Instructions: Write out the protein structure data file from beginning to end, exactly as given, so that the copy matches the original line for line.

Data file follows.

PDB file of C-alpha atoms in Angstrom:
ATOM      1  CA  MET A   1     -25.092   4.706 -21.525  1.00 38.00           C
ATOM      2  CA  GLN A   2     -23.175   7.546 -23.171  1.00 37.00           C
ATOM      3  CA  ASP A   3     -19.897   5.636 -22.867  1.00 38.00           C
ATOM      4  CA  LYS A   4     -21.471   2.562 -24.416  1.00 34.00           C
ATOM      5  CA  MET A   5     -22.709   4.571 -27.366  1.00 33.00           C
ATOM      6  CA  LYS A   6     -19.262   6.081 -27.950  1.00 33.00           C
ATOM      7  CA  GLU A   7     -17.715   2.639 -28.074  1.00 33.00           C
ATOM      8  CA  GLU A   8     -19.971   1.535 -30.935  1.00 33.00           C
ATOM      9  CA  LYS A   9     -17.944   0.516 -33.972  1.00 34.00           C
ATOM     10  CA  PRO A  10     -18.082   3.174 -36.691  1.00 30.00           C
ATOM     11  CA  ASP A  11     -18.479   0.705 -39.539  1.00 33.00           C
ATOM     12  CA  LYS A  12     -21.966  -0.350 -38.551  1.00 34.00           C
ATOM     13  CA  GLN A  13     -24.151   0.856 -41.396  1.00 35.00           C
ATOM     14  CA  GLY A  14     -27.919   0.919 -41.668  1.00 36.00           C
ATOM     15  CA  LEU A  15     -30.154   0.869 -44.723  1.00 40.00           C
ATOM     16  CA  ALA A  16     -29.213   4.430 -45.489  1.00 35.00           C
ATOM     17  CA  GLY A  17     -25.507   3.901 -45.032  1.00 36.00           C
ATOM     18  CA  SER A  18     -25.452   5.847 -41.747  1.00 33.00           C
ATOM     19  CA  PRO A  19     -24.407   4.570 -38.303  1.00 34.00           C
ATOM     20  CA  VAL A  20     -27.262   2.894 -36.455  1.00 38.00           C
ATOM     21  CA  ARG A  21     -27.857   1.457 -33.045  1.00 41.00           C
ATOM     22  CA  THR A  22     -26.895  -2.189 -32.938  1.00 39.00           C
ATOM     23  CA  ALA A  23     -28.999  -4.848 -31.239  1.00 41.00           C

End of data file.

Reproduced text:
PDB file of C-alpha atoms in Angstrom:
ATOM      1  CA  MET A   1     -25.092   4.706 -21.525  1.00 38.00           C
ATOM      2  CA  GLN A   2     -23.175   7.546 -23.171  1.00 37.00           C
ATOM      3  CA  ASP A   3     -19.897   5.636 -22.867  1.00 38.00           C
ATOM      4  CA  LYS A   4     -21.471   2.562 -24.416  1.00 34.00           C
ATOM      5  CA  MET A   5     -22.709   4.571 -27.366  1.00 33.00           C
ATOM      6  CA  LYS A   6     -19.262   6.081 -27.950  1.00 33.00           C
ATOM      7  CA  GLU A   7     -17.715   2.639 -28.074  1.00 33.00           C
ATOM      8  CA  GLU A   8     -19.971   1.535 -30.935  1.00 33.00           C
ATOM      9  CA  LYS A   9     -17.944   0.516 -33.972  1.00 34.00           C
ATOM     10  CA  PRO A  10     -18.082   3.174 -36.691  1.00 30.00           C
ATOM     11  CA  ASP A  11     -18.479   0.705 -39.539  1.00 33.00           C
ATOM     12  CA  LYS A  12     -21.966  -0.350 -38.551  1.00 34.00           C
ATOM     13  CA  GLN A  13     -24.151   0.856 -41.396  1.00 35.00           C
ATOM     14  CA  GLY A  14     -27.919   0.919 -41.668  1.00 36.00           C
ATOM     15  CA  LEU A  15     -30.154   0.869 -44.723  1.00 40.00           C
ATOM     16  CA  ALA A  16     -29.213   4.430 -45.489  1.00 35.00           C
ATOM     17  CA  GLY A  17     -25.507   3.901 -45.032  1.00 36.00           C
ATOM     18  CA  SER A  18     -25.452   5.847 -41.747  1.00 33.00           C
ATOM     19  CA  PRO A  19     -24.407   4.570 -38.303  1.00 34.00           C
ATOM     20  CA  VAL A  20     -27.262   2.894 -36.455  1.00 38.00           C
ATOM     21  CA  ARG A  21     -27.857   1.457 -33.045  1.00 41.00           C
ATOM     22  CA  THR A  22     -26.895  -2.189 -32.938  1.00 39.00           C
ATOM     23  CA  ALA A  23     -28.999  -4.848 -31.239  1.00 41.00           C